Oh, and one time my father threw a small tantrum when he lost at a game of Clue :D (to be fair my brother was jerking him around a lot with the evidence cards, but in the end my father DID make a mistake, he sort of recognized it, but he’s just terrible at apologies, his pride is way too big for him to swallow).

  6. xmatt0926x - Jan 25, 2012 at 9:20 AM

    Agree with Craig and I’ve had this debate many times in my adult life since I have family members who I don’t keep in touch with. Not all family isssues revolve around mere arguments over trivial fights that are random or a trivial squabbles here and there. That wouldn’t be the kind of thing that would keep me away from reconciling with a family member. For me it’s when the issues go deeper than that and common respect and a family bond are missing and you know that even if you speak with these people that the relationship will ever only be a shallow one at best. Someone being a “family member” means nothing to me if they will never really be more emotionally attached to you than a casual aquaintance would be or if you know that they will never respect you as a family member. It always amazed me to hear people say “but they are family” and time and time again they allow themselves to be taken advantage of or be treated badly. I keep respectful and loyal people close to me, end of story. Some biological connection means nothing if the person doesn’t have those qualities. I think what Cecil has done to Prince in family matters and money matters shows a lack of respect and fatherly attachment that goes above and beyond the basic family arguments that lead to a temporary falling out. I don’t blame Prince Fielder one bit. I wouldn’t allow a shit bag like Cecil Fielder anywhere near me or my family.

  7. billymc75 - Jan 25, 2012 at 9:23 AM

    Prince wont talk cause its probably something he knows he should get over it, question is has Cecil asked for forgiveness?

  8. cur68 - Jan 25, 2012 at 9:26 AM

    I’m in the boat of having great parents. My parents, by contrast, largely loath their own families. We were raised almost entirely away from grandparents and other relatives. My father’s family are still, to an almost complete extent, strangers. My mother’s, much less so, but only to the extent that there a a few family members we pay any attention to. From seeing both sides of it, I can say that my parents feels terribly alone, rootless in a way. Both miss having contact with extended family but realize that contact means trouble, so they deal with it. I think, if you had to live alone, reliant only on friends, an equally bereft spouse, or just yourself for advice, identity, shared experience, your place in the world etc you’d want to do something about that. If you have all that (as I do) then you can more easily take or leave extended family.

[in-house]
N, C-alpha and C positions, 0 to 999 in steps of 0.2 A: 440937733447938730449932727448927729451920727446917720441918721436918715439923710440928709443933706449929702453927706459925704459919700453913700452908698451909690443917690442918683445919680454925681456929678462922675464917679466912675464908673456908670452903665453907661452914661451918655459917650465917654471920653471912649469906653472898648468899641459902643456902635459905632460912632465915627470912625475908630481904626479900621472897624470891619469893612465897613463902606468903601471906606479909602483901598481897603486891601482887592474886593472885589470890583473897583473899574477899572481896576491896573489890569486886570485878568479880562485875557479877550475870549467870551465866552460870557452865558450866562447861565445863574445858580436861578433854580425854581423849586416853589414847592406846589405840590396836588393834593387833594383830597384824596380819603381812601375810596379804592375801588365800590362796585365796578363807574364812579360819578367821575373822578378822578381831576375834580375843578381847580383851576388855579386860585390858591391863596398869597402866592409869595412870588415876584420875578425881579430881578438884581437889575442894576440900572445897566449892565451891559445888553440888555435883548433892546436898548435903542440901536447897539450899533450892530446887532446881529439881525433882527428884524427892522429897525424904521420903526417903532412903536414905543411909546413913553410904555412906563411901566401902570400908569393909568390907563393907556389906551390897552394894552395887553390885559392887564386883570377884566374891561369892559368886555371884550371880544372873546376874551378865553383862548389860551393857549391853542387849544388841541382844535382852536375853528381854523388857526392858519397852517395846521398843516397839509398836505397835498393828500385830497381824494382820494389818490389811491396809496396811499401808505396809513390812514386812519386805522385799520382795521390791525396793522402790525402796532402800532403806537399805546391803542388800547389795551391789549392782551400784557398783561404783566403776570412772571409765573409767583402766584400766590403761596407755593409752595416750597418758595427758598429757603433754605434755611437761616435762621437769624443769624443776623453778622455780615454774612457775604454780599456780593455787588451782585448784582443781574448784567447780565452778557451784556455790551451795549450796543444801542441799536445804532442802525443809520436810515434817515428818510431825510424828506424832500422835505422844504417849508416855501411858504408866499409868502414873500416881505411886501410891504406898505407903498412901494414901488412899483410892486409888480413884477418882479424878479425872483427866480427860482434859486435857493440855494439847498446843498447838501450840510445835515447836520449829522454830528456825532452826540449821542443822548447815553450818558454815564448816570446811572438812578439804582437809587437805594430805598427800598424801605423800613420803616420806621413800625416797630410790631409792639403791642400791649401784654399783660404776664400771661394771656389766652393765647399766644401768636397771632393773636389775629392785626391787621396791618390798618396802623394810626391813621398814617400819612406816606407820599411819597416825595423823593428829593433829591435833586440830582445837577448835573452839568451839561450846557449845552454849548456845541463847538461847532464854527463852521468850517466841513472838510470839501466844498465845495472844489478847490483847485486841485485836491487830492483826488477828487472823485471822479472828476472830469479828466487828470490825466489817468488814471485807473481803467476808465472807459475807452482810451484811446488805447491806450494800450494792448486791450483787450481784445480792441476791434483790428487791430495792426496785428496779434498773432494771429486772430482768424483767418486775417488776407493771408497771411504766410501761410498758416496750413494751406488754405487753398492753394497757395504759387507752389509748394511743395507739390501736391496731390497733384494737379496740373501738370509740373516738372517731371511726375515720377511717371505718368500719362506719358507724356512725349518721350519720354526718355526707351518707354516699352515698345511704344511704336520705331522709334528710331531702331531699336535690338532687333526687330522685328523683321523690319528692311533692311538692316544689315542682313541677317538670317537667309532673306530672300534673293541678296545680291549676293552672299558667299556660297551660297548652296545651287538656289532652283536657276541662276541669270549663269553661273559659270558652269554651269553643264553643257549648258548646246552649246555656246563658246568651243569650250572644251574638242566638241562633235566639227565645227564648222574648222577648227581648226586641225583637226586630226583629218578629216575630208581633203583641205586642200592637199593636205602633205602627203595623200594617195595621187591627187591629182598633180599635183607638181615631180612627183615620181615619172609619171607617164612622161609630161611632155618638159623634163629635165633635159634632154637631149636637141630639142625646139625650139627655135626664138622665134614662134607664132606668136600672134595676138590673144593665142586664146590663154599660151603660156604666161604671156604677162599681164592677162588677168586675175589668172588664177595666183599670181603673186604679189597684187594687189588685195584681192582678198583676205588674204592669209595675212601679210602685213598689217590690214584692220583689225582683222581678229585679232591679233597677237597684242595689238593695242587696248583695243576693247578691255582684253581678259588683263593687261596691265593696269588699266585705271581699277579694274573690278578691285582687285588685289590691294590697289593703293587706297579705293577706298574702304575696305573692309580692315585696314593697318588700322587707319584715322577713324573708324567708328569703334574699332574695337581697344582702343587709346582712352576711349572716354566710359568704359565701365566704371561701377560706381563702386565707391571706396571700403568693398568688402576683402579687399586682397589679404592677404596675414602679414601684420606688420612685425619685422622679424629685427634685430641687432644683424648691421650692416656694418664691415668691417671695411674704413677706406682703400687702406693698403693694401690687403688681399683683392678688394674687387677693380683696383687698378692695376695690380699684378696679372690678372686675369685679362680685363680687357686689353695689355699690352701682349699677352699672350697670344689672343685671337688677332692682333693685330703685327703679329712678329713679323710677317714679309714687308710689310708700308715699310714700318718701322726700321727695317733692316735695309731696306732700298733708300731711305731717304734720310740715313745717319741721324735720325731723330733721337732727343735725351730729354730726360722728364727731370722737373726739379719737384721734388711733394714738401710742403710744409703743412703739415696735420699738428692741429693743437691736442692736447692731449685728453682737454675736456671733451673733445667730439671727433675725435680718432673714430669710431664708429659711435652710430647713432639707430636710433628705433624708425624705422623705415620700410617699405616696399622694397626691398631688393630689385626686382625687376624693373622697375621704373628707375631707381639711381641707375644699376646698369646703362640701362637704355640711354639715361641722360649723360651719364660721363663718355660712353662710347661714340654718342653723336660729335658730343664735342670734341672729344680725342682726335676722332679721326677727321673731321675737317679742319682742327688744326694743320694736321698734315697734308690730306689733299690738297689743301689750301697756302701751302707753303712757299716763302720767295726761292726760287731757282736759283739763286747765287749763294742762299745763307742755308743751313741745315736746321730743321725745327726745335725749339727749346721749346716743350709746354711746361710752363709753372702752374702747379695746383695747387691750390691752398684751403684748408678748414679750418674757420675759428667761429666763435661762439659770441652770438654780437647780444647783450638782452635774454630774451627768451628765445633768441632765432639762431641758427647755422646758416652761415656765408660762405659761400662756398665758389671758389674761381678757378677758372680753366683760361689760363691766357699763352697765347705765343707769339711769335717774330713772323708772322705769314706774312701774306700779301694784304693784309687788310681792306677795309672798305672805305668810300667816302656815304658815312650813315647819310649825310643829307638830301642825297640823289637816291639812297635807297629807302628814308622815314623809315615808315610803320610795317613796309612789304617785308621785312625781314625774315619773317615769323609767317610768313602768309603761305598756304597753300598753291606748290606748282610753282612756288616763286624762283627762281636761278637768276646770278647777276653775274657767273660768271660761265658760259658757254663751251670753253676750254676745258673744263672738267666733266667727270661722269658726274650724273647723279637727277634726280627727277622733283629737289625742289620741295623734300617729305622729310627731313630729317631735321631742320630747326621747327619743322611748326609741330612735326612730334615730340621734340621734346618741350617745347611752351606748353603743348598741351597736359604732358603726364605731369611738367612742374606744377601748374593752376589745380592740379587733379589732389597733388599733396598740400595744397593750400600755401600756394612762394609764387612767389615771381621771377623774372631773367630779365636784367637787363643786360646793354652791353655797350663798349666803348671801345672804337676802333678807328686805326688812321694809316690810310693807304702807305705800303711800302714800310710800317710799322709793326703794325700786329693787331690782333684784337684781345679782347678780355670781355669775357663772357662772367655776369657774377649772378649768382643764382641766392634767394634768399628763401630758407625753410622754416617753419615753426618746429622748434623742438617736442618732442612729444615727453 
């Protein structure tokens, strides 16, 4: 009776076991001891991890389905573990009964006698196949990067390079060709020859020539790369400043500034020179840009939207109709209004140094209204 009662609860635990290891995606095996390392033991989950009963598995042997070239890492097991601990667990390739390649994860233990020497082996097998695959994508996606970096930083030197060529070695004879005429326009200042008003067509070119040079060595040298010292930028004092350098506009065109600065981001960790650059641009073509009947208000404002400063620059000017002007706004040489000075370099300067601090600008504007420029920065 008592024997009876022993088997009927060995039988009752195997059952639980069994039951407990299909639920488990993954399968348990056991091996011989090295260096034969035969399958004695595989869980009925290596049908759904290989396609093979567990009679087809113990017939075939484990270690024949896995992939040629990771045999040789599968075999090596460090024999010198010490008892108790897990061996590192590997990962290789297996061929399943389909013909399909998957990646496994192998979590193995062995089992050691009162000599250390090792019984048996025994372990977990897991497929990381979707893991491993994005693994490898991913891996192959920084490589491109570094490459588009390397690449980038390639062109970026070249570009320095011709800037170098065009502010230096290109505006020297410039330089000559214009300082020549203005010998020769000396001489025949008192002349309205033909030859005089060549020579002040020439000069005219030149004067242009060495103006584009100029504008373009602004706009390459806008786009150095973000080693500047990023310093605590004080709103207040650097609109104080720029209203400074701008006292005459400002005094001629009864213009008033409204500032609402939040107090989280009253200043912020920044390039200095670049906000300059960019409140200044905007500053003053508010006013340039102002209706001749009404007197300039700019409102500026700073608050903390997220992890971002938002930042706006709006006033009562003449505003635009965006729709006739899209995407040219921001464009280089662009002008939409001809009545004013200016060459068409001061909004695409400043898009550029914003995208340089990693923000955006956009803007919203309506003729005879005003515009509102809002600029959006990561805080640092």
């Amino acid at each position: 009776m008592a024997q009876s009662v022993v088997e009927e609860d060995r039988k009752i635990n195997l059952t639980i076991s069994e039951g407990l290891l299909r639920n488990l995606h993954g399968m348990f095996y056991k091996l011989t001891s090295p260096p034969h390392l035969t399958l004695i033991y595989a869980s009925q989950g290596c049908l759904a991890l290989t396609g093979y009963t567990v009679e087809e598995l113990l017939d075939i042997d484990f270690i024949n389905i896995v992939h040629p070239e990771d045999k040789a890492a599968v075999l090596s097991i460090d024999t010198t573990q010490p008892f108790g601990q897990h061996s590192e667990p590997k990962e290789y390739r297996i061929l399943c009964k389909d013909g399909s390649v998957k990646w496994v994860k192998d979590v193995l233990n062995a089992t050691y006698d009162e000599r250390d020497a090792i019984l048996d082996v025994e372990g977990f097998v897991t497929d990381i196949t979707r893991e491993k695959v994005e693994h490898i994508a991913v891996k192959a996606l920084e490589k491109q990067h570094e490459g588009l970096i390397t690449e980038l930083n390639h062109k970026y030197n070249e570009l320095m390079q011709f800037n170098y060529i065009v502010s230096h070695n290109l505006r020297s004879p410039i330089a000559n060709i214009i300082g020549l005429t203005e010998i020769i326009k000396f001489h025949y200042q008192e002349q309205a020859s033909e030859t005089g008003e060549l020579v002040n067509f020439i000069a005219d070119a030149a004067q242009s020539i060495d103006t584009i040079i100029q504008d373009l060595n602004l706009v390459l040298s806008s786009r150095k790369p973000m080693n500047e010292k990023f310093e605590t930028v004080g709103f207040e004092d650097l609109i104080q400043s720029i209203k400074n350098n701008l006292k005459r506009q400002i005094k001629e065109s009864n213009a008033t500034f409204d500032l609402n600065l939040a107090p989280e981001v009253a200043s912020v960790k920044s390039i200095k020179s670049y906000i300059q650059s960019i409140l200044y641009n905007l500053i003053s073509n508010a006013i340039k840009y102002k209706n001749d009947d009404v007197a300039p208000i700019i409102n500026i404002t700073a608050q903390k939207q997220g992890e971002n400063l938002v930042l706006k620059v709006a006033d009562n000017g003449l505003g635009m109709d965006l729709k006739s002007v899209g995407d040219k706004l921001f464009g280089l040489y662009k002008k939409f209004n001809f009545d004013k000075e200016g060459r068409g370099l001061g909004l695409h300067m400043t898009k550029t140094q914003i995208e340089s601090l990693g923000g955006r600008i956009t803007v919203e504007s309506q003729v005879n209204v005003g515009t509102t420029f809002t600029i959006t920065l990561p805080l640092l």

9. nightrain42 - Jan 25, 2012 at 9:32 AM

    Like it was said….it really isnt any of our business

  10. Old Gator - Jan 25, 2012 at 9:34 AM

    This entire conversation reminds me of that great episode of Fernwood Tonight wherein Martin Mull, Fred Willard and their guests spent the Mother’s Day program talking about how their mothers screwed them up. I think the denizens of Circling the Bases ought to wait until Mother’s Day or Father’s Day, and then indulge ourselves in some serious bile-letting and talking about how we might best go about getting even with our parents. There’s no point in sitting at our keyboards marinating in impotent rage and frustration. We need to get past all that and start planning some serious vengeance.

    • nategearhart - Jan 25, 2012 at 9:52 AM

      In the same vein, the schlubs who appear on Around the Horn should have a very special episode coming to terms with their daddy issues.

  11. randygnyc - Jan 25, 2012 at 9:37 AM

    Prince is a grown man. We have no idea what type of circumstances surround his upbringing. It’s also none of our business.